Who Cares? Welfare and Consent to Child Emigration from England to Canada, 1870-1918Citation formats

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Who Cares? Welfare and Consent to Child Emigration from England to Canada, 1870-1918. / Lamont, Ruth; Moss, Eloise; Wildman - Tarozzi, Charlotte.

In: Liverpool Law Review, 2019.

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@article{c58314d33c754e4ba478196beb656583,
title = "Who Cares? Welfare and Consent to Child Emigration from England to Canada, 1870-1918",
abstract = "From the 1870{\textquoteright}s, children in the care of charities or state provided institutions, including workhouses and industrial schools, were subject to the practice of emigration to Canada, separating them from their parents and wider family. This was achieved ostensibly to secure the child{\textquoteright}s welfare, and provide opportunities in Canada beyond the poverty of the industrialising cities of the north of England. Using original archive material, this article examines the legal rights of parents of children identified for emigration, and how charities and state institutions obtained the authority to emigrate children. The lack of a clear basis for assessing child welfare led organisations to consider a broad range of moralistic considerations regarding the characterisation of parents and the child{\textquoteright}s circumstances in deciding whether a child should be emigrated. Despite these negative perceptions, it will be demonstrated that some parentsexercised considerable agency in seeking to resist emigration of a child, and inattempting to maintain the familial relationship.",
keywords = "Child emigration; child protection; welfare; legal history; child law",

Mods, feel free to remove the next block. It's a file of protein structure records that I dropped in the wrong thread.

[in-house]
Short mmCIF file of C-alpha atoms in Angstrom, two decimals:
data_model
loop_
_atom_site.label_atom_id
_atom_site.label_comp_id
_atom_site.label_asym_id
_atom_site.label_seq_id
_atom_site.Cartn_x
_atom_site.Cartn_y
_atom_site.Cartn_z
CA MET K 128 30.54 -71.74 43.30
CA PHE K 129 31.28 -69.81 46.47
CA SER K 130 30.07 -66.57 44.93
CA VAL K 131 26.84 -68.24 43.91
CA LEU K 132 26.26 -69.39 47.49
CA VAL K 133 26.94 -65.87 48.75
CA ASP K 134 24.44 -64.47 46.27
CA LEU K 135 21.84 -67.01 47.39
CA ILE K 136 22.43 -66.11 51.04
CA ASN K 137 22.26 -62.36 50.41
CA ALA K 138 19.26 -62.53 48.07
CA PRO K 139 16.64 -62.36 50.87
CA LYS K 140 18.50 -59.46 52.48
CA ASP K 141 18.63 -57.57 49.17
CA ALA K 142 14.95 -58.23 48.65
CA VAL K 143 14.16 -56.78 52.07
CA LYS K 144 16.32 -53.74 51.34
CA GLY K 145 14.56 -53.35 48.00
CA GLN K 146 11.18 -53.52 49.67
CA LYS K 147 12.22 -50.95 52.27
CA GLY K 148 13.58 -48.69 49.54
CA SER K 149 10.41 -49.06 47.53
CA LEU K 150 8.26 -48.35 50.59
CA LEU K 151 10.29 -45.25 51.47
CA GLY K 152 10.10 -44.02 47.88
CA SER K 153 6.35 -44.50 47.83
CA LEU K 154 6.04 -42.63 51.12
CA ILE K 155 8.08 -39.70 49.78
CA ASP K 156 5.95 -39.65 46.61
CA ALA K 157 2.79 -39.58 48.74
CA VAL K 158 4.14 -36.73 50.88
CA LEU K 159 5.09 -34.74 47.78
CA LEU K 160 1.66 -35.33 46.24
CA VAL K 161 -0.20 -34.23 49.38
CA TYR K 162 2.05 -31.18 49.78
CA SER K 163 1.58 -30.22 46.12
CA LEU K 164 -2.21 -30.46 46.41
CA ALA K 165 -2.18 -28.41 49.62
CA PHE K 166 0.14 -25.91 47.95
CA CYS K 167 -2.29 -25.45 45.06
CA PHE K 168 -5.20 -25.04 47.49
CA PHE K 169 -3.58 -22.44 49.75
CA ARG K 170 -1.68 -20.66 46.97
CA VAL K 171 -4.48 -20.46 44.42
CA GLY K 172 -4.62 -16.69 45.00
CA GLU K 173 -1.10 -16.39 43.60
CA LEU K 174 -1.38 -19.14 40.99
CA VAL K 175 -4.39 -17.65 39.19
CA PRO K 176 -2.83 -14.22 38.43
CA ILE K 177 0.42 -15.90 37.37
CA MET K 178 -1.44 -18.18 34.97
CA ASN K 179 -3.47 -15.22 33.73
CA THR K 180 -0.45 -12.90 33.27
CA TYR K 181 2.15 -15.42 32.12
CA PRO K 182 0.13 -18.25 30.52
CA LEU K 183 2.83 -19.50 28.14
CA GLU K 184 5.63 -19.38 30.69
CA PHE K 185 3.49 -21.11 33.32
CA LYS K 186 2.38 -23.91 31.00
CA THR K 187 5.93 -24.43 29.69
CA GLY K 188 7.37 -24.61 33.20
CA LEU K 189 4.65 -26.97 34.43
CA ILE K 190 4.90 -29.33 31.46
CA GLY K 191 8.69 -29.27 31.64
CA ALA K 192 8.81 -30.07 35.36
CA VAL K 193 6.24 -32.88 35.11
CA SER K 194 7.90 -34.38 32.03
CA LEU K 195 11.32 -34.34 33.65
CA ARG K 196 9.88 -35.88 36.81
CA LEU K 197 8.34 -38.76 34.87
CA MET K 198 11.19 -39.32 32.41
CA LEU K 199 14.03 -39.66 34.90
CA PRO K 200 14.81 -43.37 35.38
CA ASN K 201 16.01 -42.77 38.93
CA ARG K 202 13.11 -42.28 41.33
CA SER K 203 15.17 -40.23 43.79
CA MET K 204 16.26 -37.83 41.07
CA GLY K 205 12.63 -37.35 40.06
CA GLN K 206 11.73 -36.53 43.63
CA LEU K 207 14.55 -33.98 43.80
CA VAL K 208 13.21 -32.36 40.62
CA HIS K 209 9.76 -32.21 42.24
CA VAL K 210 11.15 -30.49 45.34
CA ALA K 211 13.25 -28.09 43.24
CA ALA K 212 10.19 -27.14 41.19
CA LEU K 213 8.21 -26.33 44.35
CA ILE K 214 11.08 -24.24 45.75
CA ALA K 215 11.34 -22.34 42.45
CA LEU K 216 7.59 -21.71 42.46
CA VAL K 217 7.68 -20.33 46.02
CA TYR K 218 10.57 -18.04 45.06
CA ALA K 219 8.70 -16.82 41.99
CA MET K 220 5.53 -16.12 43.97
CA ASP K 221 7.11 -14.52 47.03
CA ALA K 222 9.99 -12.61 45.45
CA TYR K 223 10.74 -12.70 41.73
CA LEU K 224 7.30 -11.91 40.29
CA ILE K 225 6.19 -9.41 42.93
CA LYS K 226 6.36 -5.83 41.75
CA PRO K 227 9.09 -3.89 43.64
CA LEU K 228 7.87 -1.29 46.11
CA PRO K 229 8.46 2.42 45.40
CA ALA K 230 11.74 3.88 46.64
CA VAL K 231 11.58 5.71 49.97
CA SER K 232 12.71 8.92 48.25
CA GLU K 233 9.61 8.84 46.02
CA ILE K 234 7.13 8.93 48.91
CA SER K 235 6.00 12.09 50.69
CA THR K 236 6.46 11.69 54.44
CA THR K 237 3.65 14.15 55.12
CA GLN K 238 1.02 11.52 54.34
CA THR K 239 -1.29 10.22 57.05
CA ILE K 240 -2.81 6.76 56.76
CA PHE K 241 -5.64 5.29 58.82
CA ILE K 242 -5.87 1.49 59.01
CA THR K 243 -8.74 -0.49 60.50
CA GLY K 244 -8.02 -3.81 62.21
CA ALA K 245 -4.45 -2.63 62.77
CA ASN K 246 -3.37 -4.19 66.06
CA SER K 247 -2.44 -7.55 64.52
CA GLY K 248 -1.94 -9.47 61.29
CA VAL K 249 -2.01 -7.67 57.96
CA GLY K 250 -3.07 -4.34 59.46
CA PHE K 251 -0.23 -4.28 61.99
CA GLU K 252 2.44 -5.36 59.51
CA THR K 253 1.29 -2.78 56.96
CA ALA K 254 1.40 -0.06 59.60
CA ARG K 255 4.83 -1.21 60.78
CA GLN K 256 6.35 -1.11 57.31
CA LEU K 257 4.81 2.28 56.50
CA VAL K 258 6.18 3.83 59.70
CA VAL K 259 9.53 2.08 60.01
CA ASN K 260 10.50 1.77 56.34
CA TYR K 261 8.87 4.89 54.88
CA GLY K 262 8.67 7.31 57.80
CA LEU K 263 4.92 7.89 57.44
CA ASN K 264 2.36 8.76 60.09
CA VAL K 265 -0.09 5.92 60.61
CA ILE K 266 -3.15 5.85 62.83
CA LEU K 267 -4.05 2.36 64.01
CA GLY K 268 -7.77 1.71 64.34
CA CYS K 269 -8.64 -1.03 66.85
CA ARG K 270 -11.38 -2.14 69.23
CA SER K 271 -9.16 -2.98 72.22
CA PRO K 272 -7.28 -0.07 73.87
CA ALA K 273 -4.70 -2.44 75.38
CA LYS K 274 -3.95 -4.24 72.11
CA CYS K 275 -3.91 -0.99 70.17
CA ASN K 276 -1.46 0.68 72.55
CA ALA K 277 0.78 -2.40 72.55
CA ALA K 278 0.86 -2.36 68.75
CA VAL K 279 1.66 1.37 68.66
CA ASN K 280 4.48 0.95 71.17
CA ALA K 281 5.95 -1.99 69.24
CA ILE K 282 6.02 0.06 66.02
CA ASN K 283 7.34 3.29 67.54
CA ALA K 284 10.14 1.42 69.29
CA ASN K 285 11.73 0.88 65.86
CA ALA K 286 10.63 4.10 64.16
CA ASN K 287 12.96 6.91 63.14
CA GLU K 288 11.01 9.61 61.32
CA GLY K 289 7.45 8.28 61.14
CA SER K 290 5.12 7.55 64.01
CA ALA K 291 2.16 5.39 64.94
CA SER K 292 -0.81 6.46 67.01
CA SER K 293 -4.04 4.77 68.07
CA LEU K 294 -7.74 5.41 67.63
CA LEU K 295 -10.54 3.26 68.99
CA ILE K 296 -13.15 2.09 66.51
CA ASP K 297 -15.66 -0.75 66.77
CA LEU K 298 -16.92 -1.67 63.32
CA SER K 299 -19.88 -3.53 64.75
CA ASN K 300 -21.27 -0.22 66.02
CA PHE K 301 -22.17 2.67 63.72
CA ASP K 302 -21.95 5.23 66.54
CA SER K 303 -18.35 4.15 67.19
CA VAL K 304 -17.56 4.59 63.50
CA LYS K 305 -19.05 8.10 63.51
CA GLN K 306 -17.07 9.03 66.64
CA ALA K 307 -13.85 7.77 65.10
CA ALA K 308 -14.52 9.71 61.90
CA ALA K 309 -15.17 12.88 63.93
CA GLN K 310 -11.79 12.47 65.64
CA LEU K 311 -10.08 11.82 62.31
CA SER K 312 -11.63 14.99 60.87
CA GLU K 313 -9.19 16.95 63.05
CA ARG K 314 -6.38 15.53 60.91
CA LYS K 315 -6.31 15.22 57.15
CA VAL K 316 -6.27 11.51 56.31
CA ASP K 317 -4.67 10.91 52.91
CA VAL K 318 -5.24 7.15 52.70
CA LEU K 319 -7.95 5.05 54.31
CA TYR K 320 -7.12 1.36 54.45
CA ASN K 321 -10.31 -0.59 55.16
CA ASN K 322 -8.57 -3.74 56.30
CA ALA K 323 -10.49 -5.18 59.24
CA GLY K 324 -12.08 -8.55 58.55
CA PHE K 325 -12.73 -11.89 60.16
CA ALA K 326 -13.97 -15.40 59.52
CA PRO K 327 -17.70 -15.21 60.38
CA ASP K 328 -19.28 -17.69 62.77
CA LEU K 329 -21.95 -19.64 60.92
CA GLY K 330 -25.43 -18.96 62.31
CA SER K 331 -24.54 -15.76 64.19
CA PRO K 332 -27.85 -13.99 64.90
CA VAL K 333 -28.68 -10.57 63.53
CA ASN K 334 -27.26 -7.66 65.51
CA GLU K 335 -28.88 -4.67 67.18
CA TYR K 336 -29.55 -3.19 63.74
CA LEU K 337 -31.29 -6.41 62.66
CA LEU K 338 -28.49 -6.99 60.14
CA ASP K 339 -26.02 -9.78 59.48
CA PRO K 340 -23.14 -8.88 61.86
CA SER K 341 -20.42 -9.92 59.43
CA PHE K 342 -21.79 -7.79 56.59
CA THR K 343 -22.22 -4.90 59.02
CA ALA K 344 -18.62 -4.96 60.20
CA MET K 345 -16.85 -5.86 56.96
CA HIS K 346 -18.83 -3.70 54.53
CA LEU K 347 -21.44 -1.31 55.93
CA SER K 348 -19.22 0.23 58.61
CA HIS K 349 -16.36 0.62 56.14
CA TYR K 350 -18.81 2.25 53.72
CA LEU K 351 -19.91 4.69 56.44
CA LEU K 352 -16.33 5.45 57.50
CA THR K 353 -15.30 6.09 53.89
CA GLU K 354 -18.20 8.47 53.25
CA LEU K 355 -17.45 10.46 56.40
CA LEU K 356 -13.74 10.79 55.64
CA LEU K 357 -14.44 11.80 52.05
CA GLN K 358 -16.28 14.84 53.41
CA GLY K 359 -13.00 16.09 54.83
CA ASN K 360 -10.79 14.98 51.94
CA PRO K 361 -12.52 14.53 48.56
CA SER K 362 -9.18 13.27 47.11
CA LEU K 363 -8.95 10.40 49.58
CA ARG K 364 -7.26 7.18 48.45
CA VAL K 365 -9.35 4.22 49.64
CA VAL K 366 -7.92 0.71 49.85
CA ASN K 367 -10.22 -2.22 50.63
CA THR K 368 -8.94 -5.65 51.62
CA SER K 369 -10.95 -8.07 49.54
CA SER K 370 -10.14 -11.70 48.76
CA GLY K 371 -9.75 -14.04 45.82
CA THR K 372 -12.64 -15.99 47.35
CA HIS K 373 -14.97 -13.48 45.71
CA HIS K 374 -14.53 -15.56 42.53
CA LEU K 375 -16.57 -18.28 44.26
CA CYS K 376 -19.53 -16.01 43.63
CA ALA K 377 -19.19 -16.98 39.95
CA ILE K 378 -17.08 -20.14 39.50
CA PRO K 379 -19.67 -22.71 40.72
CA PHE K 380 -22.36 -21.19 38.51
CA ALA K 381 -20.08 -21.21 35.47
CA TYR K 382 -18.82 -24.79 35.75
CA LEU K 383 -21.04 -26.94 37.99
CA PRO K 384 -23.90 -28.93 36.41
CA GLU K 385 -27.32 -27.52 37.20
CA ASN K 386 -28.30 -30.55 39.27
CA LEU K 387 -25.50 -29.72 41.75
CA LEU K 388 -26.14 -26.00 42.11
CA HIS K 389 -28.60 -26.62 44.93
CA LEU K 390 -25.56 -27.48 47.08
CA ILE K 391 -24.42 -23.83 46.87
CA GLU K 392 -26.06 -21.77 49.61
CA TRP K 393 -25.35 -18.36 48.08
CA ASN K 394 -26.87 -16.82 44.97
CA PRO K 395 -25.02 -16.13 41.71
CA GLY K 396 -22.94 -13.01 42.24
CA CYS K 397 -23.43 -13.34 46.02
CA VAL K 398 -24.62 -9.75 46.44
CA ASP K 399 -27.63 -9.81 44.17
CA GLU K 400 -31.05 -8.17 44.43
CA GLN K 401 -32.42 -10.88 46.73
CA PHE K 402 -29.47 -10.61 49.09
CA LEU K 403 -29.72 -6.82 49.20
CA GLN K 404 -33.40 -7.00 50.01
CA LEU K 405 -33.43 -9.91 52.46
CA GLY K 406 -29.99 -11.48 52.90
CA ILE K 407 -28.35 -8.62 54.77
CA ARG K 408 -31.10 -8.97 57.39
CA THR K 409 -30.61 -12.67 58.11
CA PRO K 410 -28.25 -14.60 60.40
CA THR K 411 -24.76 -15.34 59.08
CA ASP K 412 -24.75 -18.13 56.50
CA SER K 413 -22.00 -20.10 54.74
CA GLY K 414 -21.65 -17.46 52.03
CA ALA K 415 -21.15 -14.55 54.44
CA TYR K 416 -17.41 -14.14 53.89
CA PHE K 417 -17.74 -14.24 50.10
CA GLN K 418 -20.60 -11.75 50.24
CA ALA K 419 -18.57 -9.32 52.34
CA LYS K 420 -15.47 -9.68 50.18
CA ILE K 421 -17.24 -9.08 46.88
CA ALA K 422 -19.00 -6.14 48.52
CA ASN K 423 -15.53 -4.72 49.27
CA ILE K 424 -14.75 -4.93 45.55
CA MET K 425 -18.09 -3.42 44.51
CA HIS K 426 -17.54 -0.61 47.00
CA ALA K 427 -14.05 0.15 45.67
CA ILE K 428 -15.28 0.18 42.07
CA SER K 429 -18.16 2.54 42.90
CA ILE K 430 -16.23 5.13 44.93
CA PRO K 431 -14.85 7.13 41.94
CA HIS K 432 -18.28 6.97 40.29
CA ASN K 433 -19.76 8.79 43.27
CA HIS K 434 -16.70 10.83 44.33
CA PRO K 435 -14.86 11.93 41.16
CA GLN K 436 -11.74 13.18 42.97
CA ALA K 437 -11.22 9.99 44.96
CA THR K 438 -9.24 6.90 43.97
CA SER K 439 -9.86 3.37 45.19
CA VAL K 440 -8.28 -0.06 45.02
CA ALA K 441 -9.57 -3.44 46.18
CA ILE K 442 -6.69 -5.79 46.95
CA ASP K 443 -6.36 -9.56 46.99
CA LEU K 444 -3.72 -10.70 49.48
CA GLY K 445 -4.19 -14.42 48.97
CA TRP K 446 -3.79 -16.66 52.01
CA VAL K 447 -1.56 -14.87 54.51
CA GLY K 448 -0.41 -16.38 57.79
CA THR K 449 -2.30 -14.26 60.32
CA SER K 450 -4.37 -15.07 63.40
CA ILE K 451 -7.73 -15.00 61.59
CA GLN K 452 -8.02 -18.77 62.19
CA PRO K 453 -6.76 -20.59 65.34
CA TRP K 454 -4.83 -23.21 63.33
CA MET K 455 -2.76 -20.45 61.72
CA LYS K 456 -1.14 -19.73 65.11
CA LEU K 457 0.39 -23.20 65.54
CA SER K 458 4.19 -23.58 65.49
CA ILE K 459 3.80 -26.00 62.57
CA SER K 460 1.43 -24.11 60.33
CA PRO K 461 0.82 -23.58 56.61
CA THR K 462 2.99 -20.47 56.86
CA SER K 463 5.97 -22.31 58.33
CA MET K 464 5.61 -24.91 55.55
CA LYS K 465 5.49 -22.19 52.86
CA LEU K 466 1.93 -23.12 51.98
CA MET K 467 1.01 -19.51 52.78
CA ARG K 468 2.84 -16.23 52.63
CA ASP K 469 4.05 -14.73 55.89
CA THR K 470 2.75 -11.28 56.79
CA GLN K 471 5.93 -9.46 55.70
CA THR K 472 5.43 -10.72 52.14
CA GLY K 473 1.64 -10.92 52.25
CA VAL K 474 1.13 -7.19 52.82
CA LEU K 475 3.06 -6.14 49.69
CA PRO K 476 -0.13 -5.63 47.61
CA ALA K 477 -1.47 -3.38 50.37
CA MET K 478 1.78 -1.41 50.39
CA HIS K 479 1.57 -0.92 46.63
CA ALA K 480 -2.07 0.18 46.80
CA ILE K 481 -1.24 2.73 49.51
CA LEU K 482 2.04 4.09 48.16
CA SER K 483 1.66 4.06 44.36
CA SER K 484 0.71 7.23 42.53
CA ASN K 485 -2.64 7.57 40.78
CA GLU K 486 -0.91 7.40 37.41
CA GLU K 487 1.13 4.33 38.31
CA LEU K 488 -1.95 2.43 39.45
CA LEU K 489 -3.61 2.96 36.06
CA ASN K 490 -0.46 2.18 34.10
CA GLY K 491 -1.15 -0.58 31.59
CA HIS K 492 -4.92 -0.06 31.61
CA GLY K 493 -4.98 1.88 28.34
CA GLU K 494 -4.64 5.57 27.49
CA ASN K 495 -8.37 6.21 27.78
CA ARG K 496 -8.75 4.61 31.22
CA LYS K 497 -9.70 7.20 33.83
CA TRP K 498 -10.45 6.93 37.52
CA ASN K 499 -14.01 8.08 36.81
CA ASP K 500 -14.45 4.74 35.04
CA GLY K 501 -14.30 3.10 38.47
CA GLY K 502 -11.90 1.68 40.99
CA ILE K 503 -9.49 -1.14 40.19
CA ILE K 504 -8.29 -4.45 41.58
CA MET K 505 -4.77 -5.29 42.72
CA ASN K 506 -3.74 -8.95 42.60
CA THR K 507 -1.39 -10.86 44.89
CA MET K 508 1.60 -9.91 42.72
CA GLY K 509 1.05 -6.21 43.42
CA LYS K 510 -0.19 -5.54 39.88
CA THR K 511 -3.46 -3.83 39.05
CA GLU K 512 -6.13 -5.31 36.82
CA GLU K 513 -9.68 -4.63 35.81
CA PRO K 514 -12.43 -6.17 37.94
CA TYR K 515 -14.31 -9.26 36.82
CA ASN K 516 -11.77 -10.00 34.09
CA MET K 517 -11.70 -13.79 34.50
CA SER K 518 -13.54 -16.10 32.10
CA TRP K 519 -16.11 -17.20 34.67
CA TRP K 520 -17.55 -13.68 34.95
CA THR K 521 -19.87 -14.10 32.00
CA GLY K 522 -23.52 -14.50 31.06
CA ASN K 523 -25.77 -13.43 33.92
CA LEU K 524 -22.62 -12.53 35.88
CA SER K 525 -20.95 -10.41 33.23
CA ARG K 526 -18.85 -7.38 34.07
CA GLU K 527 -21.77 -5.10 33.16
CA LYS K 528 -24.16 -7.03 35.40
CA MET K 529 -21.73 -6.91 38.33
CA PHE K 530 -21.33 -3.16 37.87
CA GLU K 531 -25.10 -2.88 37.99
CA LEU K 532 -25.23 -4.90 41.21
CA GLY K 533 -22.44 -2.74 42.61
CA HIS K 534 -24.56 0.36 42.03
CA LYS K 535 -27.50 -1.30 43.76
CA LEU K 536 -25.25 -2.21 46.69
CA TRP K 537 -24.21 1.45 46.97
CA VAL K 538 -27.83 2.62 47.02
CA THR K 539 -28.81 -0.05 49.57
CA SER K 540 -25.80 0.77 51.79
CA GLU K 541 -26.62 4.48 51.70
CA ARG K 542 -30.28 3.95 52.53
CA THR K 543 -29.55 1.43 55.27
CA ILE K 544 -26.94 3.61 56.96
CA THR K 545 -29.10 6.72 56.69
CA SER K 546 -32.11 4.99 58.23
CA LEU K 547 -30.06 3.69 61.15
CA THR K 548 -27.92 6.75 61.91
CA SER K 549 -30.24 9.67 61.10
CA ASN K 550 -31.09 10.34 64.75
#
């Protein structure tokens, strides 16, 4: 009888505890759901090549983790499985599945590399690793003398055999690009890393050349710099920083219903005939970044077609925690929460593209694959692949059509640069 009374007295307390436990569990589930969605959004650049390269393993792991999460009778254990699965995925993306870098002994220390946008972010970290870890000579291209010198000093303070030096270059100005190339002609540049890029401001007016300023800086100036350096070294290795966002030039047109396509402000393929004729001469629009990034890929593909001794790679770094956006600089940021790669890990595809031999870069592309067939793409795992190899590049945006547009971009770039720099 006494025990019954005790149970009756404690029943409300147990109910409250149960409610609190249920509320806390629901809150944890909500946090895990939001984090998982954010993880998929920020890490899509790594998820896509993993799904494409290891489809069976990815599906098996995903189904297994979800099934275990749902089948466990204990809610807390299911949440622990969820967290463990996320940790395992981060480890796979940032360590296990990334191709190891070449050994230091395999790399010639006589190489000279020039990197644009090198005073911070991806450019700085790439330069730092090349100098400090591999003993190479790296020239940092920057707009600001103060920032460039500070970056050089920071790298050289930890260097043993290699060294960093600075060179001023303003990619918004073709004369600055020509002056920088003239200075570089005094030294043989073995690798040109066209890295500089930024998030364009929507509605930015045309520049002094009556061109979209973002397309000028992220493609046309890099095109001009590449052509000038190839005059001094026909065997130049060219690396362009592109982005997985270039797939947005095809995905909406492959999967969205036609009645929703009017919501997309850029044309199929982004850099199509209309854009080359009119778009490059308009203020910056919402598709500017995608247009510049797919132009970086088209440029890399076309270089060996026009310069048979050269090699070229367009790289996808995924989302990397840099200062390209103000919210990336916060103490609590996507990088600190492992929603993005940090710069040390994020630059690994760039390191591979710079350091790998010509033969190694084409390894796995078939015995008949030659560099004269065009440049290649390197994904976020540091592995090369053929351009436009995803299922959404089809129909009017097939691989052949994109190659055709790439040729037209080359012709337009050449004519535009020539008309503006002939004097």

author = "Ruth Lamont and Eloise Moss and {Wildman - Tarozzi}, Charlotte",
year = "2019",
doi = "10.1007/s10991-019-09234-y",
language = "English",
journal = "Liverpool Law Review",
issn = "1572-8625",
publisher = "Springer Nature",

}

RIS

TY - JOUR

T1 - Who Cares? Welfare and Consent to Child Emigration from England to Canada, 1870-1918

AU - Lamont, Ruth

AU - Moss, Eloise

AU - Wildman - Tarozzi, Charlotte

PY - 2019

Y1 - 2019

N2 - From the 1870’s, children in the care of charities or state provided institutions, including workhouses and industrial schools, were subject to the practice of emigration to Canada, separating them from their parents and wider family. This was achieved ostensibly to secure the child’s welfare, and provide opportunities in Canada beyond the poverty of the industrialising cities of the north of England. Using original archive material, this article examines the legal rights of parents of children identified for emigration, and how charities and state institutions obtained the authority to emigrate children. The lack of a clear basis for assessing child welfare led organisations to consider a broad range of moralistic considerations regarding the characterisation of parents and the child’s circumstances in deciding whether a child should be emigrated. Despite these negative perceptions, it will be demonstrated that some parentsexercised considerable agency in seeking to resist emigration of a child, and inattempting to maintain the familial relationship.

AB - From the 1870’s, children in the care of charities or state provided institutions, including workhouses and industrial schools, were subject to the practice of emigration to Canada, separating them from their parents and wider family. This was achieved ostensibly to secure the child’s welfare, and provide opportunities in Canada beyond the poverty of the industrialising cities of the north of England. Using original archive material, this article examines the legal rights of parents of children identified for emigration, and how charities and state institutions obtained the authority to emigrate children. The lack of a clear basis for assessing child welfare led organisations to consider a broad range of moralistic considerations regarding the characterisation of parents and the child’s circumstances in deciding whether a child should be emigrated. Despite these negative perceptions, it will be demonstrated that some parentsexercised considerable agency in seeking to resist emigration of a child, and inattempting to maintain the familial relationship.

KW - Child emigration; child protection; welfare; legal history; child law

U2 - 10.1007/s10991-019-09234-y

DO - 10.1007/s10991-019-09234-y

M3 - Article

JO - Liverpool Law Review

JF - Liverpool Law Review

SN - 1572-8625

ER -